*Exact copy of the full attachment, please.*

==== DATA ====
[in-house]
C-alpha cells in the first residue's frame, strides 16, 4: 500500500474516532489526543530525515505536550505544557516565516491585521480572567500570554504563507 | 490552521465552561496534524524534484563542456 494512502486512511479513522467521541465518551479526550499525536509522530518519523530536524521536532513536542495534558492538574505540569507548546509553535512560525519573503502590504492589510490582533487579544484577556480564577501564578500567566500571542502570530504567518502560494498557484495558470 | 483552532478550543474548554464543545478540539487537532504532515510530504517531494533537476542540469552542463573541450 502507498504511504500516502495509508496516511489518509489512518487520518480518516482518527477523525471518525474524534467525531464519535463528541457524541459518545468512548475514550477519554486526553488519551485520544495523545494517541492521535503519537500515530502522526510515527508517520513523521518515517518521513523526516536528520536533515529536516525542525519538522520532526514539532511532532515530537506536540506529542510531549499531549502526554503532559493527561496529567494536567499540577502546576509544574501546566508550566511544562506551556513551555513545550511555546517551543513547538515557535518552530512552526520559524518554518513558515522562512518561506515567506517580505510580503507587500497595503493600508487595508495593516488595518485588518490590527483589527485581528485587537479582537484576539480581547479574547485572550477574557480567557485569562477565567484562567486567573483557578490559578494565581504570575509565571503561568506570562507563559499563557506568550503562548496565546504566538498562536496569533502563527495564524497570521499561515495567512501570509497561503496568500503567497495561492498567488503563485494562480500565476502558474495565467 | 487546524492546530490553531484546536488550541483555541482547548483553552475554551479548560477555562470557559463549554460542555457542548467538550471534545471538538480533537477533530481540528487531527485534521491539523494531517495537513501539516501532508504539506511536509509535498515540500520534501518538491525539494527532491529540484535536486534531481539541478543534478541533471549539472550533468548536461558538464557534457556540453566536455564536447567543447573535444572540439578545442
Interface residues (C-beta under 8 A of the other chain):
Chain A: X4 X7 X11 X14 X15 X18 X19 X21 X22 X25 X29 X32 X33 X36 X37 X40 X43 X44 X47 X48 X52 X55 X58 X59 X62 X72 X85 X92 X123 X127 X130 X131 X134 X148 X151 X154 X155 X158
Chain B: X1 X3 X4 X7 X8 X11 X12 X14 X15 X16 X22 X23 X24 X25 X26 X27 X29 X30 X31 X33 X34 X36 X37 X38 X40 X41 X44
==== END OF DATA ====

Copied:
[in-house]
C-alpha cells in the first residue's frame, strides 16, 4: 500500500474516532489526543530525515505536550505544557516565516491585521480572567500570554504563507 | 490552521465552561496534524524534484563542456 494512502486512511479513522467521541465518551479526550499525536509522530518519523530536524521536532513536542495534558492538574505540569507548546509553535512560525519573503502590504492589510490582533487579544484577556480564577501564578500567566500571542502570530504567518502560494498557484495558470 | 483552532478550543474548554464543545478540539487537532504532515510530504517531494533537476542540469552542463573541450 502507498504511504500516502495509508496516511489518509489512518487520518480518516482518527477523525471518525474524534467525531464519535463528541457524541459518545468512548475514550477519554486526553488519551485520544495523545494517541492521535503519537500515530502522526510515527508517520513523521518515517518521513523526516536528520536533515529536516525542525519538522520532526514539532511532532515530537506536540506529542510531549499531549502526554503532559493527561496529567494536567499540577502546576509544574501546566508550566511544562506551556513551555513545550511555546517551543513547538515557535518552530512552526520559524518554518513558515522562512518561506515567506517580505510580503507587500497595503493600508487595508495593516488595518485588518490590527483589527485581528485587537479582537484576539480581547479574547485572550477574557480567557485569562477565567484562567486567573483557578490559578494565581504570575509565571503561568506570562507563559499563557506568550503562548496565546504566538498562536496569533502563527495564524497570521499561515495567512501570509497561503496568500503567497495561492498567488503563485494562480500565476502558474495565467 | 487546524492546530490553531484546536488550541483555541482547548483553552475554551479548560477555562470557559463549554460542555457542548467538550471534545471538538480533537477533530481540528487531527485534521491539523494531517495537513501539516501532508504539506511536509509535498515540500520534501518538491525539494527532491529540484535536486534531481539541478543534478541533471549539472550533468548536461558538464557534457556540453566536455564536447567543447573535444572540439578545442
Interface residues (C-beta under 8 A of the other chain):
Chain A: X4 X7 X11 X14 X15 X18 X19 X21 X22 X25 X29 X32 X33 X36 X37 X40 X43 X44 X47 X48 X52 X55 X58 X59 X62 X72 X85 X92 X123 X127 X130 X131 X134 X148 X151 X154 X155 X158
Chain B: X1 X3 X4 X7 X8 X11 X12 X14 X15 X16 X22 X23 X24 X25 X26 X27 X29 X30 X31 X33 X34 X36 X37 X38 X40 X41 X44